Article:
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How should we talk to our kids about money?

The piggy bank has always been a traditional gateway for children to learn the importance of saving their pocket money — but, given these turbulent times, this simple lesson may no longer be enough.

Deciding how and when to discuss finance with our kids can be difficult. Some primary schools have access to the Bank of England-backed Money and Me programme1, which teaches key financial concepts and how to manage money at a young age. The real learning, however, will always start at home; how you manage your spending (and saving) will always be the most significant lesson for your children. So, how can you engage your children with successful money management?

An important step is building familiarity. Let your kids handle money and see the value it holds. Introduce the idea of purchases that are ‘essential’, such as food basics, and those that are ‘luxury’, such as a magazine. This will help develop a sense of value and perspective when it comes to finances; that everything has a cost and needs consideration. That way, when you do finally introduce the humble piggy bank, the concept of budgeting will already be clear.

For older children, being given financial responsibility is a vital part of growing up. Set the right example by explaining how you plan your money for the short, medium and long-term, or opening a savings account with them, so they can see how interest works as an introduction to very low-risk investing’. When they receive money for birthday and Christmas, encourage the discipline of spending half and saving half.

However you choose to prepare your kids, there are resources available to support you. Speak to your children’s school to find out how they teach money in their curriculum — or try asking an adviser for simple ways to present financial concepts (you might learn something new yourself!)

Teaching kids about money from a young age sets them up for a solid financial future. They’ll have the knowledge and skills to make wise money choices. They may not be experts in finance but teaching them about money early on sets the stage for a financially secure future. Below are some effective tips for teaching children financial literacy, ensuring they have the tools they need to become smart money managers.

  1. Start with the basics 

The younger kids understand money, the better. You can introduce the concept of money by giving them a set amount and asking them what they can buy with it. This can evolve into teaching them about saving for things they want or setting rules for spending. Basic money skills will serve them well throughout their lives.

  1. Review your own habits 

Around half of parents feel uncertain about talking to their kids about money. But you can make a difference by reviewing your own financial habits and knowledge. By demonstrating good money management practices, you’ll emphasize the importance of financial responsibility to your children. Start by exploring key building blocks for financial resilience.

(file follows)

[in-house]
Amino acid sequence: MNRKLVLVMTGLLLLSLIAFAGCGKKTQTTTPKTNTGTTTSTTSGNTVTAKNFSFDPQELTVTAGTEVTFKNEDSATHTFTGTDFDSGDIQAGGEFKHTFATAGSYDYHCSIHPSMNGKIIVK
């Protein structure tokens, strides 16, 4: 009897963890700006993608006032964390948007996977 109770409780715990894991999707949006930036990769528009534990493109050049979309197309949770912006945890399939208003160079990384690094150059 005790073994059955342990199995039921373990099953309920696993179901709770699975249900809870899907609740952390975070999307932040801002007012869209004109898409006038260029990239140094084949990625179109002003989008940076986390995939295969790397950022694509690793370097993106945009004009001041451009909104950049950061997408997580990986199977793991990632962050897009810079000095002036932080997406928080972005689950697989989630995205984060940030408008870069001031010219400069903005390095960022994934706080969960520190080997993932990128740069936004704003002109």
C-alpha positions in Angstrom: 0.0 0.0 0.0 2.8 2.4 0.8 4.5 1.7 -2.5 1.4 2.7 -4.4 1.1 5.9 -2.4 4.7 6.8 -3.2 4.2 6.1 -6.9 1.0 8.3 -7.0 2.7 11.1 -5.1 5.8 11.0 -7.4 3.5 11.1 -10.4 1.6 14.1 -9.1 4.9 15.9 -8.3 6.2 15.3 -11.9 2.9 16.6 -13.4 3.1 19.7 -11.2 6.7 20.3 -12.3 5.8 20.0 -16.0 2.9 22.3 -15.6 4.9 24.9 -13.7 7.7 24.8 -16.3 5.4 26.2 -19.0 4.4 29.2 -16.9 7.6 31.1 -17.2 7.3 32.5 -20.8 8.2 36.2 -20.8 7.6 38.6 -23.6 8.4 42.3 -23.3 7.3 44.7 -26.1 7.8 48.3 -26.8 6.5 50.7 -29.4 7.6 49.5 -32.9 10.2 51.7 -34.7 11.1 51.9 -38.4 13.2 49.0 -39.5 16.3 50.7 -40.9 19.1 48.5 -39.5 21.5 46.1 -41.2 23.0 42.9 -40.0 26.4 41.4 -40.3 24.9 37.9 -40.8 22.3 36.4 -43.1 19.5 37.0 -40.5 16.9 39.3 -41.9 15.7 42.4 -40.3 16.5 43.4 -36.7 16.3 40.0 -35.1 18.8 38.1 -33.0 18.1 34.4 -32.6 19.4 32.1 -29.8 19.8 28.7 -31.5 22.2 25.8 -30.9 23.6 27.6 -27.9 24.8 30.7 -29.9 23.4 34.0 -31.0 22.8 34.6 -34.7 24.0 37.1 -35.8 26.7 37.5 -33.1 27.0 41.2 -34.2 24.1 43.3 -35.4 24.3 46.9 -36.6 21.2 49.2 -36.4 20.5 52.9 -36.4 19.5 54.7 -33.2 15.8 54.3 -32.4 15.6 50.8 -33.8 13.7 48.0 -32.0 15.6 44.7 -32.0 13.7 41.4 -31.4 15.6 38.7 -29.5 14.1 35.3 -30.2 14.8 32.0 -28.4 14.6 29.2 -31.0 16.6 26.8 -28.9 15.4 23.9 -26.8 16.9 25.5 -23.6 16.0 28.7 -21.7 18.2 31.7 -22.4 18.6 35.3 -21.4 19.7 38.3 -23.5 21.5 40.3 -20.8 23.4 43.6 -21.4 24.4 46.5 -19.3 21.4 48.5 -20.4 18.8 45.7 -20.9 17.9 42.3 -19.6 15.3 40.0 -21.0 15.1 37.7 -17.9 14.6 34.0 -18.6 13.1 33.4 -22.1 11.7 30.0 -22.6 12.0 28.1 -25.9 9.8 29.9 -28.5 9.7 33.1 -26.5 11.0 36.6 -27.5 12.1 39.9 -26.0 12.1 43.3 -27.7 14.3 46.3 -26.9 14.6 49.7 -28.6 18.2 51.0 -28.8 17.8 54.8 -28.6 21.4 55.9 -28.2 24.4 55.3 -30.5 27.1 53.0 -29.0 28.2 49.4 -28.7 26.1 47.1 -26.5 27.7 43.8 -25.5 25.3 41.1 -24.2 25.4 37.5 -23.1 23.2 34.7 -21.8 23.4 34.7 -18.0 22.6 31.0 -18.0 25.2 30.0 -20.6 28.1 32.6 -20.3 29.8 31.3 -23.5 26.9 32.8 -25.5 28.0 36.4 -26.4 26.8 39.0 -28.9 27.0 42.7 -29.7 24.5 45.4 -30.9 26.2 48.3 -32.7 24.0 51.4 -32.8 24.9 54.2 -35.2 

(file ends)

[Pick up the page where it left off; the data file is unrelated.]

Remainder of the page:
1. Open an investment account for them 

As kids grow older, hands-on experience with money becomes crucial. Opening an investment account for your child is an excellent way to teach them about saving and investing. Junior ISA is an option that’s easy to set up, offering a tax-efficient way to save or invest for your child’s future. It’s a valuable learning experience and can be managed right from the comfort of your home.


Financial literacy helps kids develop smart spending and saving habits. These habits will guide them as they grow into financially responsible adults. When kids understand financial concepts, they gain the confidence to manage their money independently. This self-reliance is a crucial life skill.

It is always worth speaking to a financial adviser before making any decision to make sure the strategy you are about to implement suits your needs as there might be more appropriate options that will work better in your circumstances and for your children.

James Turner, is a Financial Planner at Amanda Redman Financial Planning, a Partner Practice of St. Jame’s Place Wealth Management. For further advice and to speak to James please email:

The value of an investment with St. James’s Place will be directly linked to the performance of the funds you select and the value can therefore go down as well as up. You may get back less than you invested.

The levels and bases of taxation, and relief from taxation, can change at any time. The value of any tax relief is generally dependent on individual circumstances.

Amanda Redman Financial Planning is an Appointed Representative of and represents only St. James’s Place Wealth Management plc (which is authorised and regulated by the Financial Conduct Authority) for the purpose of advising solely on the group’s wealth management products and services, more details of which are set out on the group’s website The ‘St. James’s Place Partnership’ and the titles ‘Partner’ and ‘Partner Practice’ are marketing terms used to describe St. James’s Place representatives.

SJP Approved 03/01/24
1. Money and Me, Bank of England, 31st of January 2023

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